America gives Israel $8 million dollars {PER DAY}
    in aid.

  2. Dr. Robert Scott Steinberg, MPHF says:

    Dear Dr. Pullen, The people of the United States of America have every right to pursue the mastermind of the mass murder of Americans and other nationals, in every way possible. Radical Islam bases if cry on blaming everyone for their problems. You refer to vaccination being used to help identify OBL, who was being hidden by the Pakistani military and government. This “culture” uses its children as a weapon, or sorts, expecting the world to feel sorry for them. I am only sorry that the religious and government leaders would stoop so low as to use their own children to advance their war on humanity.

  3. Jacob George says:

    Using the guise of health workers to get to bin laden might be alright to me. But the fact that it was revealed to the public was not right. If this fact was not revealed then the lives of the health workers would not have been in danger. Maybe the CIA need to be educated on this fact.

  4. Don Sharpe says:

    Your post failed to acknowledge that blame for increased violence towards vaccination workers in muslim countries lies squarely at the feet of the OBAMA Administration.
    They spilled the beans on Dr Afridi’s role in the capture and killing of Bin Laden.
    Having said that, in a horrible part of the world, with overwhelming oppression and atrocity, decreased polio vaccinations is not the biggest problem they’ve got.
    Maybe we need to solve some other issues for this generation first. If you really are Pro-American as you claim, and you want to help keep vaccination workers safe and eradicate polio, direct your wrath more appropriately and vote REPUBLICAN in 2014 & 2016.

  5. Clara Reyes-Miranda says:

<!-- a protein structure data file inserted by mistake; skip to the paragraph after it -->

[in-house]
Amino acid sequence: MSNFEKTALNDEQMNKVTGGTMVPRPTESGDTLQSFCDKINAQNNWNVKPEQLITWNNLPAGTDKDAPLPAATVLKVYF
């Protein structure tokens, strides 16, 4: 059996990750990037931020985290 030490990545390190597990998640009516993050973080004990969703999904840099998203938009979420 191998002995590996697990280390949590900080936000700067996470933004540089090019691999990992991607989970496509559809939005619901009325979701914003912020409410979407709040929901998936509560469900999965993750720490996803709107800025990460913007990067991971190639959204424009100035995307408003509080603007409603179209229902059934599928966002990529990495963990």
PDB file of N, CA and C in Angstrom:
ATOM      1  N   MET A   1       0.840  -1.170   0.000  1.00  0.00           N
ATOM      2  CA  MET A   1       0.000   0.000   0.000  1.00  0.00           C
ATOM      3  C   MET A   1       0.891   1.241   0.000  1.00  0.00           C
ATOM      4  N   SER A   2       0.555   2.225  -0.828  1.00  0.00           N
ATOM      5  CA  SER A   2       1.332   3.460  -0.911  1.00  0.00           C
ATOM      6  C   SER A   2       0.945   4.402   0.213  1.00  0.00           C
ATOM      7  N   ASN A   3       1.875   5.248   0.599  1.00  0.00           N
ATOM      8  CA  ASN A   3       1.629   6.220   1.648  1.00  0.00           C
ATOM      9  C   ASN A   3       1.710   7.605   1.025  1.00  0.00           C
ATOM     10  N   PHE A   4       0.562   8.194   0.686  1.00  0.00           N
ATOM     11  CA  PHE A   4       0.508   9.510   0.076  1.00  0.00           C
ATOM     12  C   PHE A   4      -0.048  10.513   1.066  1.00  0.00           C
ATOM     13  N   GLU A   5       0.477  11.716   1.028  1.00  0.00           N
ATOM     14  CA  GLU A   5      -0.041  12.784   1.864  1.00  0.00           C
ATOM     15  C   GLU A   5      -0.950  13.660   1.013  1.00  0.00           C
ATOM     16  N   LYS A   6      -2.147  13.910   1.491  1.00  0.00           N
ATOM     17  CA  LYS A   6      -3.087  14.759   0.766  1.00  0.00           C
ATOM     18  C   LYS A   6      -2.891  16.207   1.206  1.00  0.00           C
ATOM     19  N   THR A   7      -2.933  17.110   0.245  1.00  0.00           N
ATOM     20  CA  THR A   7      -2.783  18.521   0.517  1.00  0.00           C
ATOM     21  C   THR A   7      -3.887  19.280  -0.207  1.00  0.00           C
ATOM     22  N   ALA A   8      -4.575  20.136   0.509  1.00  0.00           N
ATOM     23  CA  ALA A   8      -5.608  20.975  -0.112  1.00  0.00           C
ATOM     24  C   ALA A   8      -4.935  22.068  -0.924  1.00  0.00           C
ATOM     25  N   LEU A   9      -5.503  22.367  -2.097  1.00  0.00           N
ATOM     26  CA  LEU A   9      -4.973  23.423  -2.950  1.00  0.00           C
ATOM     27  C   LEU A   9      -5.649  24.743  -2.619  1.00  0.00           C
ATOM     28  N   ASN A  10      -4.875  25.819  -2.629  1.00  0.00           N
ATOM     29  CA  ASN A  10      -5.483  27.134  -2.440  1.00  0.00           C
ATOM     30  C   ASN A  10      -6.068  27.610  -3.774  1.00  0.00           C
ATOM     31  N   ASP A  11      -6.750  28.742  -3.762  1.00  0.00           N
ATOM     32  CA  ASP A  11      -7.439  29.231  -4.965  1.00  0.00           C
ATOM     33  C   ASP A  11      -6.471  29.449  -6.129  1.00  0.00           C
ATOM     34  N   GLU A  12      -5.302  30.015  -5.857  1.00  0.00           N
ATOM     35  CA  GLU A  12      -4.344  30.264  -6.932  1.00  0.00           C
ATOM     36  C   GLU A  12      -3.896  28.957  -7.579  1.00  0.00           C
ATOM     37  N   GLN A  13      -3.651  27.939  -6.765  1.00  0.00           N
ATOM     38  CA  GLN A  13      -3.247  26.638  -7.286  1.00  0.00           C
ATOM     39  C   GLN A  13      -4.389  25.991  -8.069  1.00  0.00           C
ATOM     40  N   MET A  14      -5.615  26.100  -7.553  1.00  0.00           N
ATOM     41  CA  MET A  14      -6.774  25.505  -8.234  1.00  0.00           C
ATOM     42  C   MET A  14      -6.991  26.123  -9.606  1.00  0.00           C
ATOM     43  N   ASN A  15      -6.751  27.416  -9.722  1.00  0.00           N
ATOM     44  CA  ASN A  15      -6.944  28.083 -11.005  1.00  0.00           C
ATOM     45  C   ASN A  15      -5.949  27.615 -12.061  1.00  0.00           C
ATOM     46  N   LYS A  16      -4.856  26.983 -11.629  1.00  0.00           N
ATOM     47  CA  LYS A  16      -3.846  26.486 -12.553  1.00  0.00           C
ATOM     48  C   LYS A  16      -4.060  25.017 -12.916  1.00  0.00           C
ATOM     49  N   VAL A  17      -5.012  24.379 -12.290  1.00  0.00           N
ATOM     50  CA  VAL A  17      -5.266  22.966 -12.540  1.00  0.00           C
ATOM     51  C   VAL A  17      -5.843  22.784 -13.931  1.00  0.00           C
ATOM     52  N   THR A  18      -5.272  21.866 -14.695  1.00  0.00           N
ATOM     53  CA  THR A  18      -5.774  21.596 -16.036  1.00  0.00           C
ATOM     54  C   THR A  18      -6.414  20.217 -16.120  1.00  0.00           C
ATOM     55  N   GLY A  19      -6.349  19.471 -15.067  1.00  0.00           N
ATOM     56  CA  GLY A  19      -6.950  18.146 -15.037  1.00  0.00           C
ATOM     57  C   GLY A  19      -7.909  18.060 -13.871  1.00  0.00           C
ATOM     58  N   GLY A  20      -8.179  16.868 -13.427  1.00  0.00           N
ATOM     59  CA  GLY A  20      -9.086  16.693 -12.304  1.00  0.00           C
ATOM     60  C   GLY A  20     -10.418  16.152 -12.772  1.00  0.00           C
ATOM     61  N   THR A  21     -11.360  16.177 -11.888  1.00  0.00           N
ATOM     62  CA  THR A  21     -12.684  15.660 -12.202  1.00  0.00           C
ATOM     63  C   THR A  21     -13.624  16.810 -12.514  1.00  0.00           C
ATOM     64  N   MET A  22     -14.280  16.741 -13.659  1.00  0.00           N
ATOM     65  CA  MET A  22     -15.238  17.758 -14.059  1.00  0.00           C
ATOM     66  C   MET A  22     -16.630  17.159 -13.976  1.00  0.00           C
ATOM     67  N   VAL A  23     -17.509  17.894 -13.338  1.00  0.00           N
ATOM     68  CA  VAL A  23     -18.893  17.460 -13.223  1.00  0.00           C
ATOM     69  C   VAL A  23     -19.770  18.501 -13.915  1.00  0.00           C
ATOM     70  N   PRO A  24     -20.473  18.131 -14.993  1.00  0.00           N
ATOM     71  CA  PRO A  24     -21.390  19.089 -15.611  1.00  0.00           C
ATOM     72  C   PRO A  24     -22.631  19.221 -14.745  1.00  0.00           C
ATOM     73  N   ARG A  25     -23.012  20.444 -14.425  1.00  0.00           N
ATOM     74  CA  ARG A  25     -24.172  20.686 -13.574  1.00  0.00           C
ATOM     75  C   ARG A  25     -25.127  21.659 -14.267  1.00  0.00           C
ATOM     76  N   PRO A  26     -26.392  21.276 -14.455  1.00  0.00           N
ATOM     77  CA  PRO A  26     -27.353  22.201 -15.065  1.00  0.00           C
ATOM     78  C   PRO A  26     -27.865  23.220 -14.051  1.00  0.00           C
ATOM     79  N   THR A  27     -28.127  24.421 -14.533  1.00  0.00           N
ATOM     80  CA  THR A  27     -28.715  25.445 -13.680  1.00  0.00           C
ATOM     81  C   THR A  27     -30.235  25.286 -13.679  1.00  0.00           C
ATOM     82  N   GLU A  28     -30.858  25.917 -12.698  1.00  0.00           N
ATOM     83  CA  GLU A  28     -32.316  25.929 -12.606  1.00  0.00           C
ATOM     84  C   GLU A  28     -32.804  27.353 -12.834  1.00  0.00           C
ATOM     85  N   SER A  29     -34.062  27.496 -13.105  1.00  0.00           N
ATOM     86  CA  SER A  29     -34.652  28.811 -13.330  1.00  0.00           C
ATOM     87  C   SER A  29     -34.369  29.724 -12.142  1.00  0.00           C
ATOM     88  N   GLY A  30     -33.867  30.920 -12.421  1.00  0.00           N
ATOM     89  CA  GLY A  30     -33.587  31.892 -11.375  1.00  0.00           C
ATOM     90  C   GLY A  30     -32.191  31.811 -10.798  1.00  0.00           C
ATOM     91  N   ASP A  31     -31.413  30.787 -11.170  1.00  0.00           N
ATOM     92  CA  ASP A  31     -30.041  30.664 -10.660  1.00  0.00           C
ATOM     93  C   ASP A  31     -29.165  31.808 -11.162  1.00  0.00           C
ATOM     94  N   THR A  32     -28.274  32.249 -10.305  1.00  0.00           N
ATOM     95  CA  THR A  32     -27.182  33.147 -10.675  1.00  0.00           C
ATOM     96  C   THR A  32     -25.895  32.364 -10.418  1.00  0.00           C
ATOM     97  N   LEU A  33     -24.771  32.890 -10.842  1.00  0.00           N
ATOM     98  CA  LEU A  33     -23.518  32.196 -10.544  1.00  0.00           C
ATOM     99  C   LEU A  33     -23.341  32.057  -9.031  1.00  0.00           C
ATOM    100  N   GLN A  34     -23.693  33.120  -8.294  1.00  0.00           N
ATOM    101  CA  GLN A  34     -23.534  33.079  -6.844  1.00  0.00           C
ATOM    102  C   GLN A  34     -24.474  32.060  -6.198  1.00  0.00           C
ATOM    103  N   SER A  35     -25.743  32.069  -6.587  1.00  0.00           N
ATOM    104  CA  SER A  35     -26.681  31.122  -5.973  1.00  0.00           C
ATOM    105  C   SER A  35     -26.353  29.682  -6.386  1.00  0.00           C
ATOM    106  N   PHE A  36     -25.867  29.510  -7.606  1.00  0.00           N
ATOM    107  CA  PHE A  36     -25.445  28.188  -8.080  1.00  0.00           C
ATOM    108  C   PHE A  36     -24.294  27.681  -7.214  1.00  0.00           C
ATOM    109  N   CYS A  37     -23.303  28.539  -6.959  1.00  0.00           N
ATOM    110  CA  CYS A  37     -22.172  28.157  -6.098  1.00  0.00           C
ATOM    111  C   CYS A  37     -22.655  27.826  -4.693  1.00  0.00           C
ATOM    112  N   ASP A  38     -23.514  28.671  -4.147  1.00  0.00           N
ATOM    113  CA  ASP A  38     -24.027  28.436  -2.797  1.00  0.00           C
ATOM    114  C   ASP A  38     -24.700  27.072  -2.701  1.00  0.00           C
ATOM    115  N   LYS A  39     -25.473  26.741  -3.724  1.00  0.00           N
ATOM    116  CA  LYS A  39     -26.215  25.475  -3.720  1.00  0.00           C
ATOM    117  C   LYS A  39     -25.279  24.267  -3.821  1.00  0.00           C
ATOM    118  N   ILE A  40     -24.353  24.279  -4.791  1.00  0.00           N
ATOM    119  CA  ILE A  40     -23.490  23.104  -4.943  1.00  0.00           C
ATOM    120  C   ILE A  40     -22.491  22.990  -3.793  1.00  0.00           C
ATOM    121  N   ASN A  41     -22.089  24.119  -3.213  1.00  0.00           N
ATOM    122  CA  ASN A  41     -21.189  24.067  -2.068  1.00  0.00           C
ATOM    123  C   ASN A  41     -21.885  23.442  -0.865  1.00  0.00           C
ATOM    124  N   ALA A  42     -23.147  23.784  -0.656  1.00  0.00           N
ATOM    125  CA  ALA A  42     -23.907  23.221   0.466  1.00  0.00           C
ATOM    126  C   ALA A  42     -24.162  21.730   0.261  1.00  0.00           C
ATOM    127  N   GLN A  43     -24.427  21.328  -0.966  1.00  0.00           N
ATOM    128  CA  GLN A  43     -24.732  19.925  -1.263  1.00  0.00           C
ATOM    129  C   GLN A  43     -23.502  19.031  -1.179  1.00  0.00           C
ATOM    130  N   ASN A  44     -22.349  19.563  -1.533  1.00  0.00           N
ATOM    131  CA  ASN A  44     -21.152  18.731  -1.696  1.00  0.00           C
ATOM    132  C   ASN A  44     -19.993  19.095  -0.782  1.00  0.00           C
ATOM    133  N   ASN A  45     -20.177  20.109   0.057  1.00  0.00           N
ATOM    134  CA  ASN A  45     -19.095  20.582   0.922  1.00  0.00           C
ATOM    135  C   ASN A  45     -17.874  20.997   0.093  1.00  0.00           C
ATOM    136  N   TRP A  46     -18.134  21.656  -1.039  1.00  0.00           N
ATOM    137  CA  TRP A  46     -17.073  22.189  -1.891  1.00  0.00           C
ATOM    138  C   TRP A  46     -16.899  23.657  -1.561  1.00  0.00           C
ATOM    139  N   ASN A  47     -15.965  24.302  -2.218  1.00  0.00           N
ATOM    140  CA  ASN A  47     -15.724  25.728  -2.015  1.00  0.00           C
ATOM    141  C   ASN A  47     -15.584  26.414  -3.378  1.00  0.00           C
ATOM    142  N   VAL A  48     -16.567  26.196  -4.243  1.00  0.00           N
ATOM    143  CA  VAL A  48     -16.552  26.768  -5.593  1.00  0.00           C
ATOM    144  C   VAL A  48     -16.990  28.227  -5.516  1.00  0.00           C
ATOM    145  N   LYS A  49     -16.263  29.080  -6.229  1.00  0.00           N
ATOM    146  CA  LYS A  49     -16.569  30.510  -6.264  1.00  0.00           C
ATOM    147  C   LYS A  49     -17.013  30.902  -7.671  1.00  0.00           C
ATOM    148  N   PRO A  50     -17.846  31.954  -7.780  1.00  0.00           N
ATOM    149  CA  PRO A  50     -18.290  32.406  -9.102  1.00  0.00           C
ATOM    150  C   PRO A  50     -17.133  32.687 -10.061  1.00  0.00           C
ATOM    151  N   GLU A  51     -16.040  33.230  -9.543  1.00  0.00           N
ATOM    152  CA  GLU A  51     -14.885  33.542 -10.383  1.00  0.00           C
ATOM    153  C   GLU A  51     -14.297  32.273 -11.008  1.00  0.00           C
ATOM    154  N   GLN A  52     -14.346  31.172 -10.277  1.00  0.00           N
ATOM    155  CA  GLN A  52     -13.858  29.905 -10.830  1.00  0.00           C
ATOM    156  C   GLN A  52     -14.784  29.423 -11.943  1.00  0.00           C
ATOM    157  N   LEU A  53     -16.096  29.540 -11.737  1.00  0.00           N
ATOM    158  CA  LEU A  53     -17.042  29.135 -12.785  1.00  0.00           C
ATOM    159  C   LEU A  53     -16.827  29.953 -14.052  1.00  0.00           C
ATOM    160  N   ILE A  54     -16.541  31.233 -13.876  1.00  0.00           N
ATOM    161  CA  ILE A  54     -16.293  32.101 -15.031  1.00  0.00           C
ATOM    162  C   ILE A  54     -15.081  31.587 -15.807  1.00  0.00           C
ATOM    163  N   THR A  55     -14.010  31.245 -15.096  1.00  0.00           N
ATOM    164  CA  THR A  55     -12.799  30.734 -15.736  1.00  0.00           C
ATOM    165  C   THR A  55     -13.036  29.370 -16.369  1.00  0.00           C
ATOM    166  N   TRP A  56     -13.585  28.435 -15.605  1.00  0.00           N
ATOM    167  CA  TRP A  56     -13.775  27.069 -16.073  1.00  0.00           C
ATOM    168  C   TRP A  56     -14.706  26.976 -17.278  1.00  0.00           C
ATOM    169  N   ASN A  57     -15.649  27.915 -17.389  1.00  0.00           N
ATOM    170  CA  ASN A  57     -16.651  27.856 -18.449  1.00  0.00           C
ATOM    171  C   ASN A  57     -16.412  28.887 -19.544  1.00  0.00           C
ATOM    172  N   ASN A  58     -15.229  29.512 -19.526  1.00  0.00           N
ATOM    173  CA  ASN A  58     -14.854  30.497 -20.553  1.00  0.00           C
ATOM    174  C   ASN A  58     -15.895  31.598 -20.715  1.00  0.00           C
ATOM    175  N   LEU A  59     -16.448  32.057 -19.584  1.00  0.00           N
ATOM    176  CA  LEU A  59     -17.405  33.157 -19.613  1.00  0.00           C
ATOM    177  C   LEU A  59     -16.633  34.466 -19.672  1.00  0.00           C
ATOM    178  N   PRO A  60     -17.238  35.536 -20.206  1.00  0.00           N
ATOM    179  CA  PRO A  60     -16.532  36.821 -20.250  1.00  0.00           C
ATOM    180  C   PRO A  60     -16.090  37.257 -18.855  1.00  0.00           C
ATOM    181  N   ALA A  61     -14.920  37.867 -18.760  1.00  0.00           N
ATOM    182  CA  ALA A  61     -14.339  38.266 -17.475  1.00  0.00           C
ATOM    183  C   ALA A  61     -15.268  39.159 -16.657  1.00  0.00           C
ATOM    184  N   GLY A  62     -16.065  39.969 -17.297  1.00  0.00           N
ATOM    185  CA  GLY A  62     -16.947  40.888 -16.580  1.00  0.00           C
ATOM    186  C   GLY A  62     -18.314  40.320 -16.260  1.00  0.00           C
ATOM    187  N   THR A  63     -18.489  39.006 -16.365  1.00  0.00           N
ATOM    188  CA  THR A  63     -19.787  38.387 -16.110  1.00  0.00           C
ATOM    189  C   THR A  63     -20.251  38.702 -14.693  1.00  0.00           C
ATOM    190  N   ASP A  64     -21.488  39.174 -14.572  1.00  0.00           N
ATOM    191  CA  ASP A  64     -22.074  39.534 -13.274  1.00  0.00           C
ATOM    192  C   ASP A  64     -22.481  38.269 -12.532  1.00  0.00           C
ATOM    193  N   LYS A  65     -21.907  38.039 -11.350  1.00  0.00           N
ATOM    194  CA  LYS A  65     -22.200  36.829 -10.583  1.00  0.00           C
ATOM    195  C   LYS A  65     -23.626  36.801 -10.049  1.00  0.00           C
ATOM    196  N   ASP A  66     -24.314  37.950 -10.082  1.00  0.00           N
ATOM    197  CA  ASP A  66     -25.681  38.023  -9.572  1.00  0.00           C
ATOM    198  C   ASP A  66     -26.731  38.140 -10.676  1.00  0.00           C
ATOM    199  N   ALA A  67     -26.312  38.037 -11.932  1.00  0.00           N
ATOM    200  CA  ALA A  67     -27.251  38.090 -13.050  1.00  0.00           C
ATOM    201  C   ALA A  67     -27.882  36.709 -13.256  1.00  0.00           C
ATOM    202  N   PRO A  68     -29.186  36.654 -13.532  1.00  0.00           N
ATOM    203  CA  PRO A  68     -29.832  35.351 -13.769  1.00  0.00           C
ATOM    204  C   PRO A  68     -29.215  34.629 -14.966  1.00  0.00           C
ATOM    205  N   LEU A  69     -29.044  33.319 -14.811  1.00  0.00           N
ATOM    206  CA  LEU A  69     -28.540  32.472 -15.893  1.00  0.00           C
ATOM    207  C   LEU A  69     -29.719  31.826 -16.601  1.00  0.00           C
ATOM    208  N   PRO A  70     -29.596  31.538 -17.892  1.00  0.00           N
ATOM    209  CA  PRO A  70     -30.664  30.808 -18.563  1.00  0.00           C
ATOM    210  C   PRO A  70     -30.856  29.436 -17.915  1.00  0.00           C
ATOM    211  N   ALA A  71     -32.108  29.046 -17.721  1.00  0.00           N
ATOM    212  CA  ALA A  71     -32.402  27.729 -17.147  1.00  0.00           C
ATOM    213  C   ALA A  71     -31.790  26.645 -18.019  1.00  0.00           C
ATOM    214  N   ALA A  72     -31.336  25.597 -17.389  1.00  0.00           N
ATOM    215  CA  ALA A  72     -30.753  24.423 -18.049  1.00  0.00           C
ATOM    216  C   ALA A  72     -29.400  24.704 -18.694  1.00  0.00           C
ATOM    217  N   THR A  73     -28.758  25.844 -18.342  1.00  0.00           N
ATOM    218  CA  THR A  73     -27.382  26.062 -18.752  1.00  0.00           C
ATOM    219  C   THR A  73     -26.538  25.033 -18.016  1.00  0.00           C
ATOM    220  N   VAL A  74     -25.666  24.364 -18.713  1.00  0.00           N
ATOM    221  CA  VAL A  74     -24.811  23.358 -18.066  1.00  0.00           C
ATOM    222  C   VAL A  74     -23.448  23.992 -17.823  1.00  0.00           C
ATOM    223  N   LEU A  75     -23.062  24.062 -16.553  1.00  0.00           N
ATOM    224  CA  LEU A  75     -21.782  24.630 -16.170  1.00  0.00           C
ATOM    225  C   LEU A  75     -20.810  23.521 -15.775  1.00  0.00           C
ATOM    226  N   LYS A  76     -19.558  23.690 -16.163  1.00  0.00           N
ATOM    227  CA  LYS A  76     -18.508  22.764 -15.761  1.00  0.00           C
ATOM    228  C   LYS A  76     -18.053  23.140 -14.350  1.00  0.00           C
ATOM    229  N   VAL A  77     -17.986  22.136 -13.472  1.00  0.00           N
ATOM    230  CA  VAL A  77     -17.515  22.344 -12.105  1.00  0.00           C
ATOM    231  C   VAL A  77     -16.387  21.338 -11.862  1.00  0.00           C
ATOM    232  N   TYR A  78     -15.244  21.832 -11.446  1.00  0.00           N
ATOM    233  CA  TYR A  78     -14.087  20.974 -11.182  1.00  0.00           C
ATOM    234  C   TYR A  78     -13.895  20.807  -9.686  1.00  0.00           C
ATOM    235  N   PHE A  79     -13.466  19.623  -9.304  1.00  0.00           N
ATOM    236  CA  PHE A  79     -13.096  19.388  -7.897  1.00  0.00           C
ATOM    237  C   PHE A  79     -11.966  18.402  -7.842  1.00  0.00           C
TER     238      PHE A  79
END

Good day Dr Pullen, hard to say “was it worth it” because in some way we have to compare lives destroyed by Bin Laden vs lives destroyed by his death. I cannot imagine how devasted health workers are, people who give their lives , apolitically , for the sake pf others. I understand the challenge goes on , but I cannot say that I beleive it to have been inapporpriate for CIA to go in as they did . No matter who they would have posed as, it would have caused repercussions. Many times they pose as missionaries, many missionaries have paid the price with their lives, lives of their families, lives of the innocent people they serve. This is how the world is, so maybe we can find ways to support those workers in some way ,even just to communicate to them that they are not forgotten , as for my part I will keep them in prayer for the moment it is all I can do and I know no greater way to touch lives.

  6. Eric Wilting says:

    Hi, I like your interest on this subject.
    I`m far from convinced of reality the official story tells us. ” Why would Obama claim to have ordered a kill on Osama, and then dispose of his body at sea? Does that sound like the American way of justice?”

  7. D. Lane says:

    I wholeheartedly agree with you. It was cynical and shortsighted to use vaccination workers in this way – and who suffers? Children, as usual.